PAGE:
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I'm working with an app that is cpu-bound more than memory bound, and I'm trying to merge two things whether they be lists or dicts.

Now the thing is i can choose either one, but I'm wondering if merging dicts would be faster since it's all in memory? Or is it always going to be O(n), n being the size of the smaller list.

The reason I asked about dicts rather than sets is because I can't convert a set to json, because that results in {key1, key2, key3} and json needs a key/value pair, so I am using a dict so json dumps returns {key1:1, key2:1, key3:1}. Yes this is wasteful, but if it proves to be faster then I'm okay with it.

Edit: My question is the difference in using dict and list for merging, I originally and mistakenly had dict and set listed.

dict1 = {"the" : {"1":1, "3":1, "10":1}

dict2 = {"the" : {"11":1, "13":1}}

after merging

dict3 = {"the" : {"1":1, "3":1, "10":1, "11":1, "13":1}

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Can you give an example of what you mean by "merging"? Do you mean removing duplicates? –  gahooa May 17 '10 at 3:29
    
I updated the question addressing what you said –  tipu May 17 '10 at 4:28

5 Answers 5

up vote 2 down vote accepted

If you are looking for duplicate elimination, sets are very, very fast.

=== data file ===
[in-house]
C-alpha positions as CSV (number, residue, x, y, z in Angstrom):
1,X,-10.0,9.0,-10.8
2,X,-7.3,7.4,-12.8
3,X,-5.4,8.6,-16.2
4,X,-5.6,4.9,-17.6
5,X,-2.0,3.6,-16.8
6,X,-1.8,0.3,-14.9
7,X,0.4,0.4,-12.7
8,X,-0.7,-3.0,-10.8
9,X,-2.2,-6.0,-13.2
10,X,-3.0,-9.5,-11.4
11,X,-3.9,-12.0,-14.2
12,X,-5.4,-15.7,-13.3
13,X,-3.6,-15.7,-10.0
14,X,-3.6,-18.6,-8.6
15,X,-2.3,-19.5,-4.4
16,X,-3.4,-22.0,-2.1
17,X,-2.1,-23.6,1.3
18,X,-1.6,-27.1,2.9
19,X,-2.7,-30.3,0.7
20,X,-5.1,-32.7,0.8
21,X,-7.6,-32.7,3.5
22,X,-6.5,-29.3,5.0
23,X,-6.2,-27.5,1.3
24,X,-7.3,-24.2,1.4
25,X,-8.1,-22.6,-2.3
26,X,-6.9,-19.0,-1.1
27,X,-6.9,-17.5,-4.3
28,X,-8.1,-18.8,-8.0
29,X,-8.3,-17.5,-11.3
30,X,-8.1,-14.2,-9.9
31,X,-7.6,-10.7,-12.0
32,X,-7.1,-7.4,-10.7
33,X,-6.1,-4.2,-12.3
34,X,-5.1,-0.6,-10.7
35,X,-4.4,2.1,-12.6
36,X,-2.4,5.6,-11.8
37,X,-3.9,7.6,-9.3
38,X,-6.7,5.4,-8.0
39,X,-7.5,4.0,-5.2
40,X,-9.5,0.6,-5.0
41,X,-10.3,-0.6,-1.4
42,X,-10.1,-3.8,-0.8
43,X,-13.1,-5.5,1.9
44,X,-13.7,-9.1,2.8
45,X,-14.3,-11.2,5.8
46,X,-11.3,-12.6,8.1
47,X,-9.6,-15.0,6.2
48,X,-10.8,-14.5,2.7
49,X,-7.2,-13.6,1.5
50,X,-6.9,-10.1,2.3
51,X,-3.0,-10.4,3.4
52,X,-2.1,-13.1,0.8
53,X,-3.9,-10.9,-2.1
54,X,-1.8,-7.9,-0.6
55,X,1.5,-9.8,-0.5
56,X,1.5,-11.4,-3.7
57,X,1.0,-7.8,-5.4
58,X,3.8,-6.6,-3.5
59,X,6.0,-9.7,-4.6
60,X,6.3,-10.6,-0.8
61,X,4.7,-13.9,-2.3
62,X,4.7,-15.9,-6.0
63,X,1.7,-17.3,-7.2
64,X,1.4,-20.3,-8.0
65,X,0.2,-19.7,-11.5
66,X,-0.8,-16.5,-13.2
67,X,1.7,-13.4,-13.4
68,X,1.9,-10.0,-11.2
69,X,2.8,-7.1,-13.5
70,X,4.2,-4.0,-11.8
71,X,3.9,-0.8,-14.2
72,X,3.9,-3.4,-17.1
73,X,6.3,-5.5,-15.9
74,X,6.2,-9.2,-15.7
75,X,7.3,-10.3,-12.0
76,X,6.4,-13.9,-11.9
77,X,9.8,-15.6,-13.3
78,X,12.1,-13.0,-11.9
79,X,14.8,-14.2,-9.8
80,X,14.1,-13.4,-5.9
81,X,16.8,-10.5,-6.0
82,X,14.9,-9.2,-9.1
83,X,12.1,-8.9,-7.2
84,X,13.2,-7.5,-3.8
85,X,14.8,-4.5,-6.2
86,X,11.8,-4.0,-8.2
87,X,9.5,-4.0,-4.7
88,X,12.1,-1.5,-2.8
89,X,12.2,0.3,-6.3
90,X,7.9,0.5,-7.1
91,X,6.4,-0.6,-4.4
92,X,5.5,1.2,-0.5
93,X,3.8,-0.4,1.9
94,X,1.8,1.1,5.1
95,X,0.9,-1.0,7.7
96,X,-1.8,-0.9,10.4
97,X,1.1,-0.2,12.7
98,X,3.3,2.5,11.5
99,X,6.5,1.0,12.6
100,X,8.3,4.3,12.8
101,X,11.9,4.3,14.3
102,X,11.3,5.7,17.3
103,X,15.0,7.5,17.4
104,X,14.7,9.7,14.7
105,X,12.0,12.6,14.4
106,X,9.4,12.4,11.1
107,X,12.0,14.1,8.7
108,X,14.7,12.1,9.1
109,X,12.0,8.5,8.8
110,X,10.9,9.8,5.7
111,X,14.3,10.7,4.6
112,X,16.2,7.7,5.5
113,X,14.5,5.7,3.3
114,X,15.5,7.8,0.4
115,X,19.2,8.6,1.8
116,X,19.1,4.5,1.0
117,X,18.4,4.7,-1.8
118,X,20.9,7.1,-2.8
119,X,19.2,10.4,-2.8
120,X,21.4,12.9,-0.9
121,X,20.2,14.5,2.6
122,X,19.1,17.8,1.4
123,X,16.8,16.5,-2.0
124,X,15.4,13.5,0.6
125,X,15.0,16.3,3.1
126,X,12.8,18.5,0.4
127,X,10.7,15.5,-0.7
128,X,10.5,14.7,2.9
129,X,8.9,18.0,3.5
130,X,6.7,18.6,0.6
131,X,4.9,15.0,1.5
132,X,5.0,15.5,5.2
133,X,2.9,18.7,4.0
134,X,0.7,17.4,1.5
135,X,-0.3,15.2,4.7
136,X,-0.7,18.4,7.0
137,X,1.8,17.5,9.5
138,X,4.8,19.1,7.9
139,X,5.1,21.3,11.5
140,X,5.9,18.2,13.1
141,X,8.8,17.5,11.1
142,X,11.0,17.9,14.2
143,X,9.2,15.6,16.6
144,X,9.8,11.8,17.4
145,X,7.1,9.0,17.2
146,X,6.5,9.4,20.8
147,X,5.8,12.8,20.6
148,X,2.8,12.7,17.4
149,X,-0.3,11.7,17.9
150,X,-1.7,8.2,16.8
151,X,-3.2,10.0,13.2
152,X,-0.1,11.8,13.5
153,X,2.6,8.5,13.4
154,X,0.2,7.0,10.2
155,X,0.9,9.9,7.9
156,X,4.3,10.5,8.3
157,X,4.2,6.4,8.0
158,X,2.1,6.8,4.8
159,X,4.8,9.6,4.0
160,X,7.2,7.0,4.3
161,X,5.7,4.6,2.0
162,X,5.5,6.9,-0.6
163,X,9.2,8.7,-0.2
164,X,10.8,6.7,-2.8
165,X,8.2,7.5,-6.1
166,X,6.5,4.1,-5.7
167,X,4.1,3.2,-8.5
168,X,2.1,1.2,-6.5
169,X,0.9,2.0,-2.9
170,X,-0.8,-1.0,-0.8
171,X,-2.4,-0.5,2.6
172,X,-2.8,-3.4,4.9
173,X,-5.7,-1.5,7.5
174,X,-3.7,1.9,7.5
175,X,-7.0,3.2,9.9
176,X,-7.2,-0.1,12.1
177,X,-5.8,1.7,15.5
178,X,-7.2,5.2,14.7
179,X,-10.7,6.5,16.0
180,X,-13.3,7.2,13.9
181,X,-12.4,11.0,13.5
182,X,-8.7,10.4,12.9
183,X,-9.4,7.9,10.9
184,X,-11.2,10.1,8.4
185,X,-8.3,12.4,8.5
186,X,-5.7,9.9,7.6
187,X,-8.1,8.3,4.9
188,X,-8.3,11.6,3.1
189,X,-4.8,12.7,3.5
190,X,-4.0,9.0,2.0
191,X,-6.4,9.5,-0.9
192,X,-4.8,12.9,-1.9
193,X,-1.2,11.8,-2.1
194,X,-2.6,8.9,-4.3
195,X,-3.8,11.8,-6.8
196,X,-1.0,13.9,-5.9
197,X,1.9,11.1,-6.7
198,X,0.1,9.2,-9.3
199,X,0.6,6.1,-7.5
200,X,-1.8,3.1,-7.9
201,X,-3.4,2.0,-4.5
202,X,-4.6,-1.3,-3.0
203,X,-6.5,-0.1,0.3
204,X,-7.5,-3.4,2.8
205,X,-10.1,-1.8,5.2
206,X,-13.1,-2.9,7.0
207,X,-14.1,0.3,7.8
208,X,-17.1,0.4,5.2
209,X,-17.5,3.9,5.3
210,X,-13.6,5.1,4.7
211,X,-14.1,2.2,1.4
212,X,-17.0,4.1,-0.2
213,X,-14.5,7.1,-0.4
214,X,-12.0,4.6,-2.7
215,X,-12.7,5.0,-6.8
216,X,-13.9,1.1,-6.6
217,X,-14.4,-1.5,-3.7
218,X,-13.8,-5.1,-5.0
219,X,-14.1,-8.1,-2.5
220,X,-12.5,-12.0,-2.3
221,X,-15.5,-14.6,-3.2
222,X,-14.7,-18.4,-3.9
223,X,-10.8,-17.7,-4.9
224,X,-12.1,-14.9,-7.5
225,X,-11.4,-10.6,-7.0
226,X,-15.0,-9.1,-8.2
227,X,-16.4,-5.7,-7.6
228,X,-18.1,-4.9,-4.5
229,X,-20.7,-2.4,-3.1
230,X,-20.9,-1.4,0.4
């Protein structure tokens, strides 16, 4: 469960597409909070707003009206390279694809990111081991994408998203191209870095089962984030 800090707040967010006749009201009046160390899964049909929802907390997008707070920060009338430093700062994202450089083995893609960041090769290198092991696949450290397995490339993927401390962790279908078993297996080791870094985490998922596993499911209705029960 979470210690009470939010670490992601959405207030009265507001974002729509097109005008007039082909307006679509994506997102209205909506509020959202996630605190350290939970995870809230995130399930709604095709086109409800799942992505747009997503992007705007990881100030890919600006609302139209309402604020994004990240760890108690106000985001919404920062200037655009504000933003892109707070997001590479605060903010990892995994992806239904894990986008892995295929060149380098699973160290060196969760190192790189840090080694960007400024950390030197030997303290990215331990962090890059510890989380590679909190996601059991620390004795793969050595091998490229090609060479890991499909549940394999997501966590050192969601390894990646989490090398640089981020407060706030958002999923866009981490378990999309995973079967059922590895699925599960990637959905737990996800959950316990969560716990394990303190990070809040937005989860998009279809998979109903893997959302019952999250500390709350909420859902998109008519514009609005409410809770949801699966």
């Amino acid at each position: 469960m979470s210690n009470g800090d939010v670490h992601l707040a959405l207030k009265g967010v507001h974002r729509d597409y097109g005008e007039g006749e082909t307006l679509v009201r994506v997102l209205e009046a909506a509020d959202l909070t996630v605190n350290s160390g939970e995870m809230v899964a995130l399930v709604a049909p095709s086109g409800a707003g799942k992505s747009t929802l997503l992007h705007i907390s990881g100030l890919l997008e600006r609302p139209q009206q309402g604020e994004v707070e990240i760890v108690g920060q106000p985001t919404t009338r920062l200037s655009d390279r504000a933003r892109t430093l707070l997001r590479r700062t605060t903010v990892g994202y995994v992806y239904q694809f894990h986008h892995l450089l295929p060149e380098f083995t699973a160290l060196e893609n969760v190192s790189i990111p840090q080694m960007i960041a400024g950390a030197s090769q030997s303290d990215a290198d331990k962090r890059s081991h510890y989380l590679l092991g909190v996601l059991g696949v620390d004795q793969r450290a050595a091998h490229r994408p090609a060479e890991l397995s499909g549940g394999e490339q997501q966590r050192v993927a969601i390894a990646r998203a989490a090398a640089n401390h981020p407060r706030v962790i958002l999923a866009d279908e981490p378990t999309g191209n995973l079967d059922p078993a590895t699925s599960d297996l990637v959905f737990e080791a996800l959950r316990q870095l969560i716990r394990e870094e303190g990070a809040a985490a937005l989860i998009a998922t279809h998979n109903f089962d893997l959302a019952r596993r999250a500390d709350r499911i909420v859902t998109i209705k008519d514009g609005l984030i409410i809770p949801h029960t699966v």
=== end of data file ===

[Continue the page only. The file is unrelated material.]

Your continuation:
>>> x = set(range(1000000,2000000))
>>> y = set(range(1900000,2900000))

the following happened in ~0.020s  
>>> z = set.intersection(x,y)
>>> len(z)
100000

Regarding output to json, just convert to a list...

json_encode(list(z))
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but what about the time to convert to a list? –  Michael Aaron Safyan May 17 '10 at 3:36

You can use the timeit module to measure the speed of your code, but I'm going to guess that they'll be practically the same (since a set is probably implemented using a dictionary).

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Dicts and sets will be just as fast (and O(N), as you surmise). Lists, which you only mention in your Q's title and never in its text, might be slower, depending what you mean by "merging".

Given the json downstream requirements, dicts with values all set to 1 will be fastest overall -- not for the merging, but for the JSON serialization.

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I'd be more worried about correctness. If you have duplicate keys, the list will duplicate your keys and values. A dictionary will only keep one of the values. Also, a list will keep the order consistent. Which do you prefer?

My gut reaction is that if you are searching for keys the dictionary will be faster. But how will you deal with duplication?

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as Michael said, it's probably easiest to use the timeit module and see for yourself. It's very easy to do:

import timeit
def test():
    # do your thing here
    # including conversion to json
    pass

result = timeit.repeat(test, repeat=10, number=10000)
print '{0:.2}s per 10000 test runs.'.format(min(result))

Hope that helps.

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